Active with benchmark


Optimize the trade given various utilities and some simple constraints for the case where there are expected returns and a benchmark.


  • vector of asset prices
  • vector of expected returns
  • variance matrix for the assets
  • information on the benchmark
  • current portfolio (if it exists)
  • Portfolio Probe

You need the prices at which assets trade, and a variance matrix of the asset returns.  You also need an expected return for each asset in the universe.

The benchmark either needs to be an asset in the variance, or you need the asset weights of the benchmark (and all of the assets to be in the variance).

The holdings of the current portfolio need to be in a vector with names that are the asset identifiers.

You also need to have the Portfolio Probe package loaded into your R session:


If you don’t have Portfolio Probe, see “Demo or Buy”.

Doing the example

You need to have the package loaded into your R session:


Doing it

We’ll do a few optimizations:

  • Maximize benchmark-relative information ratio
  • Maximize a  benchmark-relative mean-variance utility
  • Maximize expected return given a maximum tracking error
  • Maximize the information ratio given a maximum tracking error


The inputs we need in order to get our optimal portfolio are:

  • vector of prices at which the assets may be traded
  • variance matrix of the asset returns
  • vector of expected returns
  • desired value of the new portfolio
  • appropriate constraints
  • current portfolio (optional)
  • information on the benchmark

In the examples we assume that the benchmark is not an asset in the variance matrix.  See the “Further Details” section for the alternative approach.


We start by naming the vector of prices that we want to use:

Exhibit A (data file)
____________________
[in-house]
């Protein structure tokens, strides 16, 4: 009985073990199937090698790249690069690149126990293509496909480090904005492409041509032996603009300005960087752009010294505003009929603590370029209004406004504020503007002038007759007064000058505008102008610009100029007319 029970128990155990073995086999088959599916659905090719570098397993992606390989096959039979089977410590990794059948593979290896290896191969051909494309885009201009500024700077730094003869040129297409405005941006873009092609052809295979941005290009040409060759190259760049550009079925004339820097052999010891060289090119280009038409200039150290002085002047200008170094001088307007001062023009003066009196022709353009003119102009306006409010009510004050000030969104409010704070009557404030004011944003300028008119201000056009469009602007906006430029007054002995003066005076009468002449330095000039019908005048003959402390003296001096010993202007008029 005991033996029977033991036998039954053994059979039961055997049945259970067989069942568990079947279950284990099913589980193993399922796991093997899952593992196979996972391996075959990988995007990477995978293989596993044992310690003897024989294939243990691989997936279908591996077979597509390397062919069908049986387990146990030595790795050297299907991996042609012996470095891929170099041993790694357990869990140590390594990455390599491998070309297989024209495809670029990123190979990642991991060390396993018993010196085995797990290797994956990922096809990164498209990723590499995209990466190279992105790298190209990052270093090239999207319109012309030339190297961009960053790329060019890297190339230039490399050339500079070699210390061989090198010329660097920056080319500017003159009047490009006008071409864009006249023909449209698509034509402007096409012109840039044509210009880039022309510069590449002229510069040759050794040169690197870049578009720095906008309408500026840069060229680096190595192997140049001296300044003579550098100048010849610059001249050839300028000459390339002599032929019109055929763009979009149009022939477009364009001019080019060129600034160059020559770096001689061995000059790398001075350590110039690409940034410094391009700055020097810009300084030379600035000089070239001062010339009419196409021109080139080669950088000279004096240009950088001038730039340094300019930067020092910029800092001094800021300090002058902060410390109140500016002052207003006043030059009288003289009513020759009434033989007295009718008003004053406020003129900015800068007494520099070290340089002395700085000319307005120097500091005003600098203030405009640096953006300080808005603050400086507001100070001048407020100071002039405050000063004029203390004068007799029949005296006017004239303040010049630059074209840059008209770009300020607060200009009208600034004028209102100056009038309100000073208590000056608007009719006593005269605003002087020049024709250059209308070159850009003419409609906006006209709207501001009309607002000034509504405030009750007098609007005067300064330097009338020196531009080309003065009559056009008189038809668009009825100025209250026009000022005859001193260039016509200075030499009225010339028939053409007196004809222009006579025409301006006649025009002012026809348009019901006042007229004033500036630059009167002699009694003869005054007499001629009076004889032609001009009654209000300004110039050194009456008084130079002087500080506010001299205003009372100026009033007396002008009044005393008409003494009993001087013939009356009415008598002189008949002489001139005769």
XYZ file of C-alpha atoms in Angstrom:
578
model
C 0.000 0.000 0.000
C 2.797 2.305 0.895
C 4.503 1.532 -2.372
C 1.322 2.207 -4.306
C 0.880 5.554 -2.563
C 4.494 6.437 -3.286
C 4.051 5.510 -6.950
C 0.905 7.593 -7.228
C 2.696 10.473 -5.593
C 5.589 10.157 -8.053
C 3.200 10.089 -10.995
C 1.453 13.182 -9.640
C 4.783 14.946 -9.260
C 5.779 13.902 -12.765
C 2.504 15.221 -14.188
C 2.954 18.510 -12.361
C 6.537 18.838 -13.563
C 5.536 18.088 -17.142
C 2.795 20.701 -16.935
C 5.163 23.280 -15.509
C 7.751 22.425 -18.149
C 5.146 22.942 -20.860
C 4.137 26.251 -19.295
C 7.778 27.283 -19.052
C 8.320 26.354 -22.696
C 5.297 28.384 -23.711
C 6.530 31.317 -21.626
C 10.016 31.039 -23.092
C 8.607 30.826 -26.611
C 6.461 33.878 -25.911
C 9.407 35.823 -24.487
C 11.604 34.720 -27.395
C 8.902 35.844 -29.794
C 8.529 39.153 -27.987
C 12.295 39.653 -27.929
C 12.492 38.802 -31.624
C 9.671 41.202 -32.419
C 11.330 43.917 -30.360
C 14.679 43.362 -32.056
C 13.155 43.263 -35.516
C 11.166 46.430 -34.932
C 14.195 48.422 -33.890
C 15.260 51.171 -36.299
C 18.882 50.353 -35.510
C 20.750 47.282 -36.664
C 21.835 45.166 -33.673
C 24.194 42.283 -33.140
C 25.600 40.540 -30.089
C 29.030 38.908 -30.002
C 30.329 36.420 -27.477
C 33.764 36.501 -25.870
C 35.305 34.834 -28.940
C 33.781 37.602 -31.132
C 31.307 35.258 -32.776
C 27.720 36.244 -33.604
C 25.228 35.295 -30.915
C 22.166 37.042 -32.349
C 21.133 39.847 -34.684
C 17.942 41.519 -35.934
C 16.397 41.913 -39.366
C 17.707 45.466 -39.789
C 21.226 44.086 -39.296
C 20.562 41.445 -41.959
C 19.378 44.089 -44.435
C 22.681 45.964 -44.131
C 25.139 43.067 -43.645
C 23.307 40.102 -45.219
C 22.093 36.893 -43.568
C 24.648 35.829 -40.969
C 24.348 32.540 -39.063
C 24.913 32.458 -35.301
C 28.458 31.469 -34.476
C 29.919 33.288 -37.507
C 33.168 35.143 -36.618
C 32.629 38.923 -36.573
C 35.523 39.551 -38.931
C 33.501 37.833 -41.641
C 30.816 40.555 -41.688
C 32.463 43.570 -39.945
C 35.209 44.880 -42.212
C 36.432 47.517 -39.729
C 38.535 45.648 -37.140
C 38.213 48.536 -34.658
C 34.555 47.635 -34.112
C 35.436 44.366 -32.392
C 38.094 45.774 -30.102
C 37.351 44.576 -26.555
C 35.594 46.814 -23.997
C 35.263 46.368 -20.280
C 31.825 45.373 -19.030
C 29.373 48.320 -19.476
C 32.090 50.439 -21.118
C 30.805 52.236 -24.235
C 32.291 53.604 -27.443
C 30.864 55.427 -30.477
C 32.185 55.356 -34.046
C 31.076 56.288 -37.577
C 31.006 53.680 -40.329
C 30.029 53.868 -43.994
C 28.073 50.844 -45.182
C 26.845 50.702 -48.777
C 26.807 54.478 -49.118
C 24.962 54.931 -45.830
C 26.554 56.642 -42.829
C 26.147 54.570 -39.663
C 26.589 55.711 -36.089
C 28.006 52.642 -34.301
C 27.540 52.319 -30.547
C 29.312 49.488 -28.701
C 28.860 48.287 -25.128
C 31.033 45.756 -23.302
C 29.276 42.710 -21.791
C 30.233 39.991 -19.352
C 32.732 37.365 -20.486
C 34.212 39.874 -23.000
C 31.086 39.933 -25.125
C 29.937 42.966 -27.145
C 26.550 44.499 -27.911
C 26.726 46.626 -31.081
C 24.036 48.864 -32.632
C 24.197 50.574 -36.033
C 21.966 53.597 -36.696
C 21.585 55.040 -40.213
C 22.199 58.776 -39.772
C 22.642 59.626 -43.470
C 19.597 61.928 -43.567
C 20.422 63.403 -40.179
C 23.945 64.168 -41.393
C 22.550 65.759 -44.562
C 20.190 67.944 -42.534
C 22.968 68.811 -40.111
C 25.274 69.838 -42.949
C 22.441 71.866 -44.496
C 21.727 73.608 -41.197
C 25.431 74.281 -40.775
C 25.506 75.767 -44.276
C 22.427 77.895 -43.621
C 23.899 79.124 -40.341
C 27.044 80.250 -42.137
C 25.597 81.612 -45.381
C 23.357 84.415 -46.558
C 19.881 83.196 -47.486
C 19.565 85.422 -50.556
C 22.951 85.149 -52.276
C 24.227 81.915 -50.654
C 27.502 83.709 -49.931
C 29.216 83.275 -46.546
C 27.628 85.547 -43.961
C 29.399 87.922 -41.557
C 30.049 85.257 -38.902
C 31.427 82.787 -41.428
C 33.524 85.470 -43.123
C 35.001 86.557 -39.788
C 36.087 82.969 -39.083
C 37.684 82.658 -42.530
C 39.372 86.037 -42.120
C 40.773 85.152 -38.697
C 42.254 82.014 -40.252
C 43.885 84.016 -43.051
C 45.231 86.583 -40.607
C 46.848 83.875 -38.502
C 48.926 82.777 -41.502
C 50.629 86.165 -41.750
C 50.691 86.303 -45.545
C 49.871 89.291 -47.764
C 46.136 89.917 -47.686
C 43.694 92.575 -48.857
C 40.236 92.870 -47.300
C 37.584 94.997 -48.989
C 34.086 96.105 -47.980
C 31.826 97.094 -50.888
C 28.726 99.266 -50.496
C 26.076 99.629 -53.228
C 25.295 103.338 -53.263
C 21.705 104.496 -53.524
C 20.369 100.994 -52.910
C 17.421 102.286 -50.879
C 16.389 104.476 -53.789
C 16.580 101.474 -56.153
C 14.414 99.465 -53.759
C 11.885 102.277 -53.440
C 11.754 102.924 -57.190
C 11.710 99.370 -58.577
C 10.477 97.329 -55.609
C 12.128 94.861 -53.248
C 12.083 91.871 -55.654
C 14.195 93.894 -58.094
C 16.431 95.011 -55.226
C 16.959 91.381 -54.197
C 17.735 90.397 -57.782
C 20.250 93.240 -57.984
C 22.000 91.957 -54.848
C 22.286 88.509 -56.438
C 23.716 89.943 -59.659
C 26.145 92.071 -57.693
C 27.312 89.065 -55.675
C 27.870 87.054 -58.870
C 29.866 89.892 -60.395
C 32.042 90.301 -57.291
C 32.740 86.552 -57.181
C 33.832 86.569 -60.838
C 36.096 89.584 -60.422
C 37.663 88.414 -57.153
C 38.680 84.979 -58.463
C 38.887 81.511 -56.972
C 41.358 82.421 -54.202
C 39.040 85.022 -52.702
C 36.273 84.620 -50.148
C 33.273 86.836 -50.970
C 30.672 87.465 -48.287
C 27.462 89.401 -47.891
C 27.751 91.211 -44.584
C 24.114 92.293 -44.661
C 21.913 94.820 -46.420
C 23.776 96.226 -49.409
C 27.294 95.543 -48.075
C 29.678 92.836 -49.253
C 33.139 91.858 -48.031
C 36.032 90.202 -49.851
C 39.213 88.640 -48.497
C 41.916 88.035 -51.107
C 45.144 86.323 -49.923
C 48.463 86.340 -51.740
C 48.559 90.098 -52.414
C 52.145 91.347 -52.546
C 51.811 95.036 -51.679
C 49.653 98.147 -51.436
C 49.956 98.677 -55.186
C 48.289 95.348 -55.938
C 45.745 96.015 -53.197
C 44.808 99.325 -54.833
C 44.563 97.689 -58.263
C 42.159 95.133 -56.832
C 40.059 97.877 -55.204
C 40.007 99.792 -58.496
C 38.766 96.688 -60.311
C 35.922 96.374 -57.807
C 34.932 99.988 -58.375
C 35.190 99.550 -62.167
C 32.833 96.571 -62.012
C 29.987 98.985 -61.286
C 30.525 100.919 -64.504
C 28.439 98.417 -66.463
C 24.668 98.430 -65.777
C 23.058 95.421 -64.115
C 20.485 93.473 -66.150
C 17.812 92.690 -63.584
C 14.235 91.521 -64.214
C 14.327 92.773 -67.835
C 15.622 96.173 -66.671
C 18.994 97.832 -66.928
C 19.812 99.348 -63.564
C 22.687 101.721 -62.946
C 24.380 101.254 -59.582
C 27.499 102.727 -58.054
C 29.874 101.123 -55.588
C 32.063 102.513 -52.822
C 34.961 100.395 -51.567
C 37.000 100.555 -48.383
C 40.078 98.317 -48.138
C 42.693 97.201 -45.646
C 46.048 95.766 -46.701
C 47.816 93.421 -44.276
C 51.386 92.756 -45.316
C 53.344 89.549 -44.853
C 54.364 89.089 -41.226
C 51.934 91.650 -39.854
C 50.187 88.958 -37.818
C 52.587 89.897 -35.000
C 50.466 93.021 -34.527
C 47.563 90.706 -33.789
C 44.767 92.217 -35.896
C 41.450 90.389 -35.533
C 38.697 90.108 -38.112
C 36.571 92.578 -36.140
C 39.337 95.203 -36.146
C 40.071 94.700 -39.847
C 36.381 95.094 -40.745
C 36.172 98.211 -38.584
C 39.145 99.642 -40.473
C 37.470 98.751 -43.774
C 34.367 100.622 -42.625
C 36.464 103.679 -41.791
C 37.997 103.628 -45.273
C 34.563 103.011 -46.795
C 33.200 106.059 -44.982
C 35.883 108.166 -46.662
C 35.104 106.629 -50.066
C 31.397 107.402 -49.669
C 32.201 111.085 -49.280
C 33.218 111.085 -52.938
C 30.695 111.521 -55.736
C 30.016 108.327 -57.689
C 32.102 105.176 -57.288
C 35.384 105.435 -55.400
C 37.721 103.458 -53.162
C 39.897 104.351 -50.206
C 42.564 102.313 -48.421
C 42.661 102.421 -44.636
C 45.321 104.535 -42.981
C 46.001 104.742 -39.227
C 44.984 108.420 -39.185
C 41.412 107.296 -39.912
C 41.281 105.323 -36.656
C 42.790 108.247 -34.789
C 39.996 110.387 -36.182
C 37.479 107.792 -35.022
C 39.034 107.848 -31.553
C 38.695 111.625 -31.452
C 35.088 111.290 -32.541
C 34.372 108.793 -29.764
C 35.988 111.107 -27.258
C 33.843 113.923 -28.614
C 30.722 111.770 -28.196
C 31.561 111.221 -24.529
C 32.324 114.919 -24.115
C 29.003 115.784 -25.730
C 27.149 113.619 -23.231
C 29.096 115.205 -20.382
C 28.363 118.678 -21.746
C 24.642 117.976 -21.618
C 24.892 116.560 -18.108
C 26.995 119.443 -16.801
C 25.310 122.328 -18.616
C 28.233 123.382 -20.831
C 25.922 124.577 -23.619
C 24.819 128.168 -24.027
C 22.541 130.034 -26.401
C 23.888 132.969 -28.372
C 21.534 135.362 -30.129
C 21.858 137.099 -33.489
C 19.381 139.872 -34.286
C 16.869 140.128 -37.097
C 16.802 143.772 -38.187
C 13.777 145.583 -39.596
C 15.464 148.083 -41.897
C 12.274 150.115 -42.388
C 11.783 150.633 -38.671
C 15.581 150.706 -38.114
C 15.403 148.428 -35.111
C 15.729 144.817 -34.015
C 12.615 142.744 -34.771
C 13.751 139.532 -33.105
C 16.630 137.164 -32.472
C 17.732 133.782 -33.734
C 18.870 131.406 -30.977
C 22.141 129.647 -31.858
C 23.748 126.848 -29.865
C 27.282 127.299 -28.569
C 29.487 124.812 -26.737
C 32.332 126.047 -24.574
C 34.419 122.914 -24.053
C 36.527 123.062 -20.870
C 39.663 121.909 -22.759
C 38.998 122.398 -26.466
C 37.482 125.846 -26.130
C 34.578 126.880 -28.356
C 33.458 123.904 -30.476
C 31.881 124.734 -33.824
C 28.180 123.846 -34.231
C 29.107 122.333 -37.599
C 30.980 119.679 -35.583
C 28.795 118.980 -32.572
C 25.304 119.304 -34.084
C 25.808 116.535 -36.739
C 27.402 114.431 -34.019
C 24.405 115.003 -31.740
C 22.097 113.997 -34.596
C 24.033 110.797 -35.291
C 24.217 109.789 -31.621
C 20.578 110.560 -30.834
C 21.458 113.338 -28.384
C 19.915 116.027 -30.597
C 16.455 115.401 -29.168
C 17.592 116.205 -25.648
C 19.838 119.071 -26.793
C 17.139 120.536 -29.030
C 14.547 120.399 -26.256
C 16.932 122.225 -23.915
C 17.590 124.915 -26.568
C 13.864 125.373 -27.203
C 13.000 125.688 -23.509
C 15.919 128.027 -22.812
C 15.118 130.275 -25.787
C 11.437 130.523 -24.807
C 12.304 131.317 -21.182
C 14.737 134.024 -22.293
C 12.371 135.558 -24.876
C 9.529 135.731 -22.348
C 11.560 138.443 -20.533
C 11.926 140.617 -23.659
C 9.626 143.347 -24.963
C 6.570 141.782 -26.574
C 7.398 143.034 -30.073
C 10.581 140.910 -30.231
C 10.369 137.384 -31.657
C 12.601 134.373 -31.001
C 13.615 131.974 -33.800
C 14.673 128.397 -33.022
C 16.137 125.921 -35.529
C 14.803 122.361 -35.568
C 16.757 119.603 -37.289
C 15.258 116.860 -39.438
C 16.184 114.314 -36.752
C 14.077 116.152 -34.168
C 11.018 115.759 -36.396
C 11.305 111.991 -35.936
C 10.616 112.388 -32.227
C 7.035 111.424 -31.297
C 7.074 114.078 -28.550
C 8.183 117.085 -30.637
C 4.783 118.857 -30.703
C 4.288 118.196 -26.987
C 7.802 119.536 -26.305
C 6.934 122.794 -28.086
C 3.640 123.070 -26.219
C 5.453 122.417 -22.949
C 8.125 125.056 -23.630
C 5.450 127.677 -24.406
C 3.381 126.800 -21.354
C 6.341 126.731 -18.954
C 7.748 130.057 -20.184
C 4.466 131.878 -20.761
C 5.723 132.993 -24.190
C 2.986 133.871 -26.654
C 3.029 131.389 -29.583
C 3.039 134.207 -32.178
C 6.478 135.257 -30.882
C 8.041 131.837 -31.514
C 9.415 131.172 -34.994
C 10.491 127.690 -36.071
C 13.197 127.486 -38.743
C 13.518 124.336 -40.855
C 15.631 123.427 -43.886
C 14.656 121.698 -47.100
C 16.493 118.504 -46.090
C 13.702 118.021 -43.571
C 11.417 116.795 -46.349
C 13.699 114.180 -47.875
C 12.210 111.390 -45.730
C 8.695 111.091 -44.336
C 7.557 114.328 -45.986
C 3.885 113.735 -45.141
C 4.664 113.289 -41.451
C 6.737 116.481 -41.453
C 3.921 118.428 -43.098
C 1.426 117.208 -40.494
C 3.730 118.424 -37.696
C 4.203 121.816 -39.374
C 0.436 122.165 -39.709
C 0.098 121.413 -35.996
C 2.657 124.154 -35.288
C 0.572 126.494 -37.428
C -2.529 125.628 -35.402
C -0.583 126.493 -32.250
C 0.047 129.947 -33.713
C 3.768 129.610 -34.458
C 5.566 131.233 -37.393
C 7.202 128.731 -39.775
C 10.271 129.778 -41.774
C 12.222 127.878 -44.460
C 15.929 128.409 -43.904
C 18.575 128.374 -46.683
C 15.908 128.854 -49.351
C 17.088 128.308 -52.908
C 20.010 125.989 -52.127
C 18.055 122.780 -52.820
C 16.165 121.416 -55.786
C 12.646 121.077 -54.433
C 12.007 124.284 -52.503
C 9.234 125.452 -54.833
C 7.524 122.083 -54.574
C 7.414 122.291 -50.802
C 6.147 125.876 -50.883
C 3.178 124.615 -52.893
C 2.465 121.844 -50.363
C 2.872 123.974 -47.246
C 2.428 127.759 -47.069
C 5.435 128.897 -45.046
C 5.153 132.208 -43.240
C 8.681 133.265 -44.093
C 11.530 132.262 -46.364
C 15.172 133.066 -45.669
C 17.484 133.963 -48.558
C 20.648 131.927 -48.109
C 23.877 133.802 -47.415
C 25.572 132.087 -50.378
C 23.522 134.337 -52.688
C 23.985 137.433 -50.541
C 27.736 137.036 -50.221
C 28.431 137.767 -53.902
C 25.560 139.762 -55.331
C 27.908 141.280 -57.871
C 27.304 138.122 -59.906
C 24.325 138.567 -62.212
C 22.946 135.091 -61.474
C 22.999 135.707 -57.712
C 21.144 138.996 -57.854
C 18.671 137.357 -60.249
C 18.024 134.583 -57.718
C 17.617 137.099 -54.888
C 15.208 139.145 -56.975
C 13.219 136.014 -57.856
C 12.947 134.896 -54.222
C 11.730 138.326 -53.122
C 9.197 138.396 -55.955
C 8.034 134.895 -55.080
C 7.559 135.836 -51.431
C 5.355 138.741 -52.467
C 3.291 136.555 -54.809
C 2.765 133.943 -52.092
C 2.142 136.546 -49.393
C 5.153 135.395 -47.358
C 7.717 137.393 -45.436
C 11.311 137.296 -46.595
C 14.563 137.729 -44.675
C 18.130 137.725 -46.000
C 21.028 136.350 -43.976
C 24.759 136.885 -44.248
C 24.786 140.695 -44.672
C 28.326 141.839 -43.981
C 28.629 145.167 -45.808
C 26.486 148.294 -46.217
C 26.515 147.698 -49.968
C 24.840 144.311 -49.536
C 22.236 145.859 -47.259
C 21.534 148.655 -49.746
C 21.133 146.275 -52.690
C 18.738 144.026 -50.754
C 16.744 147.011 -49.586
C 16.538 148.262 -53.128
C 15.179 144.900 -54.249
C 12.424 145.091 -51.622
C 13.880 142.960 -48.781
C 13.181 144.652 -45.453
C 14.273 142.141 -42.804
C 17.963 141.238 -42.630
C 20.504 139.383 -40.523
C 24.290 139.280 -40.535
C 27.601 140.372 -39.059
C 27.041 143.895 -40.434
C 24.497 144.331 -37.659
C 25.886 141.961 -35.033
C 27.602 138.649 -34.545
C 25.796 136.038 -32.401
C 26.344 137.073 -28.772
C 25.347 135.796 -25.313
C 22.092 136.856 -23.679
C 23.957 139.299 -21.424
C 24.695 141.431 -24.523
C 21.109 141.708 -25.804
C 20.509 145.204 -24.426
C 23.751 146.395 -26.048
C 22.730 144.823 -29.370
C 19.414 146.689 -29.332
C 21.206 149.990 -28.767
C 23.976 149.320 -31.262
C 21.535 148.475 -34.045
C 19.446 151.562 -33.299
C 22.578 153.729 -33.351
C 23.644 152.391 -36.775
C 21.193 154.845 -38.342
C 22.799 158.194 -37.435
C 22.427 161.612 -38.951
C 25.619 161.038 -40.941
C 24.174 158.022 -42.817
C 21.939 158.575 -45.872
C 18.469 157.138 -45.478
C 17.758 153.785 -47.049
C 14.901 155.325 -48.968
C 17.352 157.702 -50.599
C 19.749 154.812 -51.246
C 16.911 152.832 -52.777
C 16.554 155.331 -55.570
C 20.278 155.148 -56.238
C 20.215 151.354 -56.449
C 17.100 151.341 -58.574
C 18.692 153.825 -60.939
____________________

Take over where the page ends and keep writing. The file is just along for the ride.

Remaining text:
priceVector <- xassetPrices[251,]

These are the prices at the close of the last trading day of 2006. The first few values are:

> head(priceVector)
 XA101  XA103  XA105  XA107  XA108  XA111 
 33.56  72.25  74.39 192.06   5.91  15.98

The requirement for the prices is that it be a vector of positive numbers with names (that are the asset identifiers).

expected returns

We can get the MACD signal value for the same time point as the prices to use as the expected returns:

> expRet <- xaMACD[251,] / 100
> head(expRet)
       XA101        XA103        XA105 
 0.009178291  0.009114743  0.011844481 
       XA107        XA108        XA111 
 0.008825741  0.014268342 -0.003350204

current portfolio

We create an object to serve as the current portfolio:

curPortfol <- (1:10) * 1000
names(curPortfol) <- colnames(xassetPrices)[1:10]

What is expected is a numeric vector of the number of units of each asset in the portfolio. The names of the vector are the identifiers of the assets that are used in the price vector and the variance matrix.

> curPortfol
XA101 XA103 XA105 XA107 XA108 XA111 XA113 XA115 
 1000  2000  3000  4000  5000  6000  7000  8000 
XA120 XA126 
 9000 10000

portfolio value

The value of the portfolio that we should specify is the current value of the existing portfolio adjusted by whatever cash flow is desired. Here we assume we want to add $20,000 to the portfolio:

cashFlow <- 20000
grossVal <- as.numeric(valuation(curPortfol, 
   priceVector, collapse=TRUE)) + cashFlow

We get the value of the current portfolio assuming the prices we are using and then add the cash flow. (The as.numeric is merely for cosmetic reasons to make the result simpler.) We end up with:

> grossVal
[1] 3033430

The gross value of the portfolio that we want is slightly more than $3 million.

create benchmark weight vector

For the example, we will create a weight vector that equally weights all of the assets in the universe:

benwt <- rep(1/350, 350)
names(benwt) <- rownames(xaLWvar06)